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Matariki, the Māori name for the Pleiades (pictured).

In the Māori language Matariki is the name of the Pleiades star cluster, which was important for agriculture in establishing the correct time to plant crops. There are two explanations of the name Matariki: firstly, mata-riki (small eyes) or mata-ariki (Eyes of God). The constellation is also believed to have been used by navigators.

The Matariki star cluster contains more than 1000 stars, but only seven to nine can be seen by naked eye in the night sky.

The first rising of the Pleiades and of Rigel (Puanga in Māori) occurs just prior to sunrise in late May or early June, and this indicates that the old year has ended and the new year has begun. The actual time for celebrating Matariki varies, depending on the iwi (tribe or clan). Some iwi celebrate it immediately. Others wait until the rising of the next full moon, or alternatively the dawn of the next new moon. It has become common practice for various private and public institutions to celebrate Matariki over the period of a week or month anywhere from early June to late July. Other iwi used the rising of Rigel in a similar way.

In traditional times, Matariki was a season to celebrate and to prepare the ground for the coming year. Offerings of the produce of the land were made to the gods, including Rongo, god of cultivated food. This time of the year was also a good time to instruct young people in the lore of the land and the forest. In addition, certain birds and fish were especially easy to harvest at this time.

In Hawaii, the festival is known as Makaliʻi.

Contents

National holiday proposals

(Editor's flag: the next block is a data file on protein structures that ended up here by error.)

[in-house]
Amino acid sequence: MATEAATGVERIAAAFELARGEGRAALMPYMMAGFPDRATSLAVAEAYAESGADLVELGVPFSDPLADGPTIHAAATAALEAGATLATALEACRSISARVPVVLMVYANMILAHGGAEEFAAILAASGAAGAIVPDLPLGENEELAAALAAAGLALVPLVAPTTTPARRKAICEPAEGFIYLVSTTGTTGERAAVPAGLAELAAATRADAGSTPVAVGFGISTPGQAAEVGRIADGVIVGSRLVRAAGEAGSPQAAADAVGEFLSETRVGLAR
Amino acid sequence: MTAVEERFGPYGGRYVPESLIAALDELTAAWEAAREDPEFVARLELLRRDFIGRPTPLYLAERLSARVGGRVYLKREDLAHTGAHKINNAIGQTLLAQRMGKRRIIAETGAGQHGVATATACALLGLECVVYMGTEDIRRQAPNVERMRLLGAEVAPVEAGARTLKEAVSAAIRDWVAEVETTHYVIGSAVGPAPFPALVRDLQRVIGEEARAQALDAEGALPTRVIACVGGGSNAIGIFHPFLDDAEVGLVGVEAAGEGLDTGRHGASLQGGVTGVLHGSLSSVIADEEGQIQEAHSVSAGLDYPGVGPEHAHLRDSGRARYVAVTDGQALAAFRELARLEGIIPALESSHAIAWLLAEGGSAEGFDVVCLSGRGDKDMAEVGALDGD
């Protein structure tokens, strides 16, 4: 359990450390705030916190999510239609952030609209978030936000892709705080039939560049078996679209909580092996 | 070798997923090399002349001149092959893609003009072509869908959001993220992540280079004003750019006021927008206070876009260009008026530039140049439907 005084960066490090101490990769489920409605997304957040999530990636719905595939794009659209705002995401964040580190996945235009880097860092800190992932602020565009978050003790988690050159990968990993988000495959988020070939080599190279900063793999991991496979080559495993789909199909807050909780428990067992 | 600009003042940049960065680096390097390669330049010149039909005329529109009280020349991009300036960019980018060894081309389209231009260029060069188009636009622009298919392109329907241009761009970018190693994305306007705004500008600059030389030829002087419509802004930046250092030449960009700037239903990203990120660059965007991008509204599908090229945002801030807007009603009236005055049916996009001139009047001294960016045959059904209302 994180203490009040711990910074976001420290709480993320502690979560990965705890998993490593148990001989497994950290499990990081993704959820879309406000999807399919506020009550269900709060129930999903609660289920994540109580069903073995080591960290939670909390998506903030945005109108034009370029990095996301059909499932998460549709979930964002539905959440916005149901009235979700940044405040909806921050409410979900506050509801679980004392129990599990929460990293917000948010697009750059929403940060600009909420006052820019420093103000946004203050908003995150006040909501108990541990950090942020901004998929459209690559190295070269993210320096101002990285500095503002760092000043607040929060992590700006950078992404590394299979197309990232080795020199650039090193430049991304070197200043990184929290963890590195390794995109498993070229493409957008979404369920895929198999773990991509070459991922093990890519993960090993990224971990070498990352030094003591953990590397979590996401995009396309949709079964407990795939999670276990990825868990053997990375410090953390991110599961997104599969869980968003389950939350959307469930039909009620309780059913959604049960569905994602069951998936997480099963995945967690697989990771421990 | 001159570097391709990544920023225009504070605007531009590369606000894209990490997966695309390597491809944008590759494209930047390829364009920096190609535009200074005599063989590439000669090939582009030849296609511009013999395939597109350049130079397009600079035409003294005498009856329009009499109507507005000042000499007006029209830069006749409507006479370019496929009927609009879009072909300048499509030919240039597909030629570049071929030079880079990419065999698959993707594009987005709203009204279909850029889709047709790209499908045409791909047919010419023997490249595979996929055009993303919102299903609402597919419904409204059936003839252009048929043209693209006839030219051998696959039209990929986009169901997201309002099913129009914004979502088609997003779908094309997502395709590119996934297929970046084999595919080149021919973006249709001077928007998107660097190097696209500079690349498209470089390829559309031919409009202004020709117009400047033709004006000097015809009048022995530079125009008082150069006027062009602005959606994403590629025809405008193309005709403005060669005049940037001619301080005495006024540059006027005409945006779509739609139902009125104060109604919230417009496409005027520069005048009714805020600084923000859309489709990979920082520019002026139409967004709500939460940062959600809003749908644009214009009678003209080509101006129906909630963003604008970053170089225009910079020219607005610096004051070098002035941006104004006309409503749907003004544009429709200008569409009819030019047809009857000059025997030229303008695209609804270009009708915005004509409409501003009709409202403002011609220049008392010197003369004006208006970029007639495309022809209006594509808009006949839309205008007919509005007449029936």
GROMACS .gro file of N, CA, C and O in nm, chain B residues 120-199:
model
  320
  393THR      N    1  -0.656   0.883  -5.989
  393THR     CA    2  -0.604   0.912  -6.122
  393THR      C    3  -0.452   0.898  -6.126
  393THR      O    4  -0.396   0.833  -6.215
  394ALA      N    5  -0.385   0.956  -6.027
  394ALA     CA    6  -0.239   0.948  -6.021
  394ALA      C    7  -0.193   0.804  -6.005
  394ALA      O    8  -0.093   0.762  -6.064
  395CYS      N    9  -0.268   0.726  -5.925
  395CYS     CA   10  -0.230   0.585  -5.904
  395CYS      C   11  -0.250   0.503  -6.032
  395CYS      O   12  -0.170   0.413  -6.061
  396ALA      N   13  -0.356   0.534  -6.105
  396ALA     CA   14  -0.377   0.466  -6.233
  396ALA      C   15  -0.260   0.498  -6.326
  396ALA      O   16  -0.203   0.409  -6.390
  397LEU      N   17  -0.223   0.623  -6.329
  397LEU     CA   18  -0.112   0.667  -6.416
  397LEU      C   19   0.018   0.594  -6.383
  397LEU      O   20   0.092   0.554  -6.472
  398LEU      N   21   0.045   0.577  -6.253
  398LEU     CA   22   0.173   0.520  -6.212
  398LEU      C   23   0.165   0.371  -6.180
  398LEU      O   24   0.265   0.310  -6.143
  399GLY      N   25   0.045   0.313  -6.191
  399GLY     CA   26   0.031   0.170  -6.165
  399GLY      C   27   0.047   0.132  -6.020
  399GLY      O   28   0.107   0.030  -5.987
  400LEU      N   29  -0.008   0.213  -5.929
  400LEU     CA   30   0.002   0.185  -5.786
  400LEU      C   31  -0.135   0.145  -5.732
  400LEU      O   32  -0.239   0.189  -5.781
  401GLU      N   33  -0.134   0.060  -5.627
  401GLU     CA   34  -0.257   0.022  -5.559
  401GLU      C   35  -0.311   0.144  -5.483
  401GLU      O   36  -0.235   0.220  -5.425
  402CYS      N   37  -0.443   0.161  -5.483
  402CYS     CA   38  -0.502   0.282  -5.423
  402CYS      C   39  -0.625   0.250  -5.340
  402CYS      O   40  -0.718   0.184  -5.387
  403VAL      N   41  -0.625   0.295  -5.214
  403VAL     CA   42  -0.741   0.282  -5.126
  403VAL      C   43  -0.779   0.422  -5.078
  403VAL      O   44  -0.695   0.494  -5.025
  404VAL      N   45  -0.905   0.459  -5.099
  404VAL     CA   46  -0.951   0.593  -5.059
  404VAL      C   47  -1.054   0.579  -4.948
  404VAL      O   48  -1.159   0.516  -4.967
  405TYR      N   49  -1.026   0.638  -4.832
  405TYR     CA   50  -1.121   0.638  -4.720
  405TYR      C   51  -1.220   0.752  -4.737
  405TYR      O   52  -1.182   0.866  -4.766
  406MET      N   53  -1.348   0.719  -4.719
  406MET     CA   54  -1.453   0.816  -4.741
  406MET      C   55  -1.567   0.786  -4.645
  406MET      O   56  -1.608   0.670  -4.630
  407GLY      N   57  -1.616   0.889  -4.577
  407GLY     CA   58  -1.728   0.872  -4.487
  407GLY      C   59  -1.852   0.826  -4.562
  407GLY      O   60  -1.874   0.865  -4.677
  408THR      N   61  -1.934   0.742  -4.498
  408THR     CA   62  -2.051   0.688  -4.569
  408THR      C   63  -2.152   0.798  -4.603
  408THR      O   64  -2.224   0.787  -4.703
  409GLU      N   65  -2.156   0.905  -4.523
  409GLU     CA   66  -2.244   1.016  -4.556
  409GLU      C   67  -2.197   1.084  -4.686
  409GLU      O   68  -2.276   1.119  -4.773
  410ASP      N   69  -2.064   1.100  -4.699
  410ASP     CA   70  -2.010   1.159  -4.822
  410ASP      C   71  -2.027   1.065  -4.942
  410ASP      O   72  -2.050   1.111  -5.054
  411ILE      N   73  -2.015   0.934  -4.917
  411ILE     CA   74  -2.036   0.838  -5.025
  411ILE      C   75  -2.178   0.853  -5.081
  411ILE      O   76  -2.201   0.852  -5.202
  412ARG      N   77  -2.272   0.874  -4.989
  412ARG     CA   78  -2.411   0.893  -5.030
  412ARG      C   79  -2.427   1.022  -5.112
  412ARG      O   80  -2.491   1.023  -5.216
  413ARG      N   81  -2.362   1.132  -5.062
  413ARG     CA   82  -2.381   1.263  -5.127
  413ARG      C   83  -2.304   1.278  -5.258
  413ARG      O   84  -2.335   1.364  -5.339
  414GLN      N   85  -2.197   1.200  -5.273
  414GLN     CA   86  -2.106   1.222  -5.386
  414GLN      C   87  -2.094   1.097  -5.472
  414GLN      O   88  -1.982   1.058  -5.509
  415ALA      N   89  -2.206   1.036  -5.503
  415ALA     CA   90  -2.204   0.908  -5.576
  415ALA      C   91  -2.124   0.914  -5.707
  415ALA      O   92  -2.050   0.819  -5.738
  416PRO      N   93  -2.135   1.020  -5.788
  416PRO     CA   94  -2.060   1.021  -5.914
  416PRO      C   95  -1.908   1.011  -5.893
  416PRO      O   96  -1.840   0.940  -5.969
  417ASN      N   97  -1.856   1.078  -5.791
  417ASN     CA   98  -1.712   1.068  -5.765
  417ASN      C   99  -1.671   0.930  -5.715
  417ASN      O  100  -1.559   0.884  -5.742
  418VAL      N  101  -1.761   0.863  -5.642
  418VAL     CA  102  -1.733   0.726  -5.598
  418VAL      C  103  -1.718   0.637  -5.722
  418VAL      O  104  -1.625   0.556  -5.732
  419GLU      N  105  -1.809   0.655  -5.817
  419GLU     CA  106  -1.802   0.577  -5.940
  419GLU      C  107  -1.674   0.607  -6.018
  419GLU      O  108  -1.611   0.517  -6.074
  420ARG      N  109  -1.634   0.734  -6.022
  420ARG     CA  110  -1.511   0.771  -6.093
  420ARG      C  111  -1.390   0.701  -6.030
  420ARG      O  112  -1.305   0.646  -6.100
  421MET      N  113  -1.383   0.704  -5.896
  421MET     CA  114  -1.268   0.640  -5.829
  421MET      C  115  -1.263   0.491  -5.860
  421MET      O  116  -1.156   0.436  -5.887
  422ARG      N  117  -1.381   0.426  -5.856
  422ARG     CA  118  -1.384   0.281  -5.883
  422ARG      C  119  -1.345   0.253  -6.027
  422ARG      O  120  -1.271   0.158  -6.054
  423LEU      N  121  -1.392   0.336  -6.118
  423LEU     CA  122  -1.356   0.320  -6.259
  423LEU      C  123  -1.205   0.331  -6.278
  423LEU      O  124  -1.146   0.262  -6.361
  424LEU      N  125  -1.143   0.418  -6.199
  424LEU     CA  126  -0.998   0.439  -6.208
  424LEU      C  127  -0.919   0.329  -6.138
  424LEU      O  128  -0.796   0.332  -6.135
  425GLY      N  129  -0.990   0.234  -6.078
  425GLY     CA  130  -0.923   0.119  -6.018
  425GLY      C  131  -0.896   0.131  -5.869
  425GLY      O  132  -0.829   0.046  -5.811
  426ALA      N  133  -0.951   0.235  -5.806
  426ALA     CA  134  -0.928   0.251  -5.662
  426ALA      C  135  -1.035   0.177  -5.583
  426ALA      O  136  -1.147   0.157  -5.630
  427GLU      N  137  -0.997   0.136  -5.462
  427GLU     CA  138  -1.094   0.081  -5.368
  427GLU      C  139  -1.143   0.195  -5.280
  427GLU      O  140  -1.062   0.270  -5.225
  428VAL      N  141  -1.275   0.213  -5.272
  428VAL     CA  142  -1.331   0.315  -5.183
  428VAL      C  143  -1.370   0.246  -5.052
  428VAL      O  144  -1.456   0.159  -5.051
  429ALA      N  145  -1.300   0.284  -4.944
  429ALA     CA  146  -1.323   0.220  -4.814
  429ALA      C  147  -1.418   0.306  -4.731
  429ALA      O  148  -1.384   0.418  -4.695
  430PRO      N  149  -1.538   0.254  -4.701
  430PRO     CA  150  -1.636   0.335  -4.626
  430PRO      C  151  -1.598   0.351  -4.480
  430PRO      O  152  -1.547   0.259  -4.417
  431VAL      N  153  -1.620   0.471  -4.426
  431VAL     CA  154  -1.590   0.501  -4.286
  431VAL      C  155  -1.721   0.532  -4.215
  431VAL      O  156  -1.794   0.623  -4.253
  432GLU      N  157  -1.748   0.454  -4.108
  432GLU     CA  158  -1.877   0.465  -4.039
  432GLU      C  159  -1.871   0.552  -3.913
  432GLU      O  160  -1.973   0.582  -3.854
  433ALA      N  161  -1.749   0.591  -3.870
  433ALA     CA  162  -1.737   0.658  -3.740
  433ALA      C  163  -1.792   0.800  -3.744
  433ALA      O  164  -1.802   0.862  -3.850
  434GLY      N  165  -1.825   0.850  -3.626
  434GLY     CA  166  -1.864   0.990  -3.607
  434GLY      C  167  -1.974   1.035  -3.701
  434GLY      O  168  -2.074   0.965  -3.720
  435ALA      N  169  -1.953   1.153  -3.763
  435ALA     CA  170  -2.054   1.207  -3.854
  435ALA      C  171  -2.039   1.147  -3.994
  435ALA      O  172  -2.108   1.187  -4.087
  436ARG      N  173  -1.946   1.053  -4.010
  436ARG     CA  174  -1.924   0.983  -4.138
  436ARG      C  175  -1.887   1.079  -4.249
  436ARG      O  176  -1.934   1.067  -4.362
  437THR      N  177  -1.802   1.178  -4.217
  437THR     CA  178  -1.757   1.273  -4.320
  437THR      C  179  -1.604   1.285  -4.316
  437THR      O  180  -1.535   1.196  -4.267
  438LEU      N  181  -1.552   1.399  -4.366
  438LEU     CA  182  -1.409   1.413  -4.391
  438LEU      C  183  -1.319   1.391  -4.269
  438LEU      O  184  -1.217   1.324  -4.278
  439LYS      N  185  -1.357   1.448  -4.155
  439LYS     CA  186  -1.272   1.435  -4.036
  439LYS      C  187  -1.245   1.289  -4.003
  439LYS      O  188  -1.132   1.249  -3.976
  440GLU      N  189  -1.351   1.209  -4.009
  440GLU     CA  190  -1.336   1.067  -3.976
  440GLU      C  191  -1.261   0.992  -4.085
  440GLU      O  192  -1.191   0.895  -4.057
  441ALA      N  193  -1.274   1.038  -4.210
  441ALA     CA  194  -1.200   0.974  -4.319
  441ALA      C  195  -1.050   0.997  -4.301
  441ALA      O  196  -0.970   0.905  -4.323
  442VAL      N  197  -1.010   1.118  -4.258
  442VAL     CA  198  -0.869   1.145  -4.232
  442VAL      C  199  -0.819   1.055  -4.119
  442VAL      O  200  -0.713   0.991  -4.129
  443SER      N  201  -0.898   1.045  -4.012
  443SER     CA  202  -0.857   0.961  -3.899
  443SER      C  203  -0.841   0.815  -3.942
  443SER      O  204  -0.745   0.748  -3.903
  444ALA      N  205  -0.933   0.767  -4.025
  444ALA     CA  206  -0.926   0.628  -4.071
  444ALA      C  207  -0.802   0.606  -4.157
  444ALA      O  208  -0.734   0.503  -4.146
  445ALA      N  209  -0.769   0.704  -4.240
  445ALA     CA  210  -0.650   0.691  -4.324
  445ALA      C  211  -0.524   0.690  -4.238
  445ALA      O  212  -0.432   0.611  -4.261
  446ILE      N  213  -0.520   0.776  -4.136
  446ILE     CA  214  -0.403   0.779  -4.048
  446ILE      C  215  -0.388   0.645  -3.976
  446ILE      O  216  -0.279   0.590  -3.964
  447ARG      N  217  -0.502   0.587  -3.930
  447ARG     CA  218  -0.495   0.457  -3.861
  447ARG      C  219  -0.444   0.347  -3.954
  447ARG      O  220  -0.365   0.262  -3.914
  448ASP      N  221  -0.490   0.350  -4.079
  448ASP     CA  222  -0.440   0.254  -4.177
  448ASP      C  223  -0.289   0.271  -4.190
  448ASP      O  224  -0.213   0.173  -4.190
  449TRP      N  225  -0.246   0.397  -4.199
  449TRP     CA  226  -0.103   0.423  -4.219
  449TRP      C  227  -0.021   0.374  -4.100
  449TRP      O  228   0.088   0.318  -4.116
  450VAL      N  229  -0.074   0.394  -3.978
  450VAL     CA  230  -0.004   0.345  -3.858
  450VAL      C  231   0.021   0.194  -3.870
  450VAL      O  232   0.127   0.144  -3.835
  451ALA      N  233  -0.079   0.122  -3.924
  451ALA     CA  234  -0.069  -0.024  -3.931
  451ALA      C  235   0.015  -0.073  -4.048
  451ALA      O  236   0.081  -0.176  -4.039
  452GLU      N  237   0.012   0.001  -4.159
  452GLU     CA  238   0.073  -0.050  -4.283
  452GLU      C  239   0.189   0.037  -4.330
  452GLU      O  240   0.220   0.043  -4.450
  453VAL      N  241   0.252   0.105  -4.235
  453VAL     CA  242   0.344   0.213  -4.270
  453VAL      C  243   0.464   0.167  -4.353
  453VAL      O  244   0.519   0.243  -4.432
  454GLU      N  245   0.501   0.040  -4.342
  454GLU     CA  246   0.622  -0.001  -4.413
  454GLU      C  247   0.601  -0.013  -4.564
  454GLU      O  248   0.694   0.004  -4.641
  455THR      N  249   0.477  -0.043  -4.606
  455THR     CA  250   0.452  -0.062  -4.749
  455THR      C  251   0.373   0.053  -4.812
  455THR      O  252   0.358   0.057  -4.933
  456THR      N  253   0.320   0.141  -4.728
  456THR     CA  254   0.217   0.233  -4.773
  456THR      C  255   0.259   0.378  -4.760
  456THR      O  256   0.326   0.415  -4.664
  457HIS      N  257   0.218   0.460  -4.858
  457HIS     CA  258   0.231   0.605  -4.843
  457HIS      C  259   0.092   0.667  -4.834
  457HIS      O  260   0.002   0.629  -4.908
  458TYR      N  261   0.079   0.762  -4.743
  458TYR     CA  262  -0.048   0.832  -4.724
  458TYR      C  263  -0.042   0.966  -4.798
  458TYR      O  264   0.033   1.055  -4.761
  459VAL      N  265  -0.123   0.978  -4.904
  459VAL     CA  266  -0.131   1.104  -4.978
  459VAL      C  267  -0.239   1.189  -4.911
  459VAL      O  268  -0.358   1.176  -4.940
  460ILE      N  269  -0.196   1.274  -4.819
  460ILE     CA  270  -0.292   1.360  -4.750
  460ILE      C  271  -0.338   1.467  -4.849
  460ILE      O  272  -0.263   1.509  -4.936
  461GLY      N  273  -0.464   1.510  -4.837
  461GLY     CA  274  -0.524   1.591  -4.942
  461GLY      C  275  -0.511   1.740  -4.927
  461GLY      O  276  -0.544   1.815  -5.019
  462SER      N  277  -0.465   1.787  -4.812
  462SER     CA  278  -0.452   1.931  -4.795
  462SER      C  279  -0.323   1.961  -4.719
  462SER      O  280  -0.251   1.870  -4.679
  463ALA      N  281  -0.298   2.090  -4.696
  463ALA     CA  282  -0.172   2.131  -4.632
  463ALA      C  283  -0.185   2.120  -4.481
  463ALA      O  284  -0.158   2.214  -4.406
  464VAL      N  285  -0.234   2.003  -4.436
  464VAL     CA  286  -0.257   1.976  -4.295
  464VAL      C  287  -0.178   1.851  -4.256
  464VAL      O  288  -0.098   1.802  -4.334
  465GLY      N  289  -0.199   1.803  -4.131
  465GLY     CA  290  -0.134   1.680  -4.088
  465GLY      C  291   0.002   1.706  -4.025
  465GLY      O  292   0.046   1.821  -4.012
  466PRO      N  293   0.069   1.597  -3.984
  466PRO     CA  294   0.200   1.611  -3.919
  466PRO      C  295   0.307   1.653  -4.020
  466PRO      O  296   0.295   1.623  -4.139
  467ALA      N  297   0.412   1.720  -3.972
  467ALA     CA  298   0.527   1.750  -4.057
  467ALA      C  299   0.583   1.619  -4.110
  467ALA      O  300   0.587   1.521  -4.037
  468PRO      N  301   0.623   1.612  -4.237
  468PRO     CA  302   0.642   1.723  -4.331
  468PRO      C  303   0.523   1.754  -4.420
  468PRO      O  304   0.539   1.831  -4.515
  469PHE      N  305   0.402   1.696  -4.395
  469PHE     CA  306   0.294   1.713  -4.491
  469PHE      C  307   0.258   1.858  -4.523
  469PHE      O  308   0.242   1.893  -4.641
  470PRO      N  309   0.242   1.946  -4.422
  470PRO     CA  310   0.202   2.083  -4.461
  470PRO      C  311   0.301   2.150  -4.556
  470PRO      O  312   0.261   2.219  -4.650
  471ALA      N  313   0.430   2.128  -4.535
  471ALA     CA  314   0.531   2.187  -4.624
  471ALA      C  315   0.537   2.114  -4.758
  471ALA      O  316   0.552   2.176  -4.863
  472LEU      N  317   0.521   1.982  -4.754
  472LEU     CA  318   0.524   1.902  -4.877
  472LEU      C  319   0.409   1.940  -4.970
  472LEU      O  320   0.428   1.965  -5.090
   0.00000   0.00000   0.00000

From time to time, there have been proposals to make Matariki an official holiday in New Zealand. In 2001, The Māori Language Commission "began to reclaim Matariki, or Aotearoa Pacific New Year, as an important focus for Māori language regeneration. The commission is spearheading a campaign to elevate Matariki into an iconic national event as part of a nationwide Māori language information programme, "Kōrero Māori", and intends to develop relationships and partnerships in order to co-ordinate and share activities with other stakeholders while complementing existing events".[1]

In June 2009 Maori Party MP Rahui Katene was successful in having her member's bill 'Te Ra o Matariki Bill/Matariki Day Bill' drawn from the ballot. The Bill would have fixed the date of a public holiday using the New Moon in June [2] however this was later changed to the new moon of the helical rising of Matariki when the bill was drawn a month later and set down for introduction into parliament.[3]

Mayor of Waitakere City Bob Harvey supported the call to make Matariki a public holiday to replace Queen's Birthday,[4] along with the Republican Movement, which found none of New Zealand's local authorities held celebrations for Queen's Birthday, but many held celebrations for Matariki.[5] However, the Bill was voted down at its first reading.[6]

Matariki (2010 Film)

An upcoming New Zealand film set in Otara, South Auckland. Starring: Sara Wiseman, Susana Tang, Alix Bushnell, and Jason Wu. Directed by Michael Bennett

References

External links

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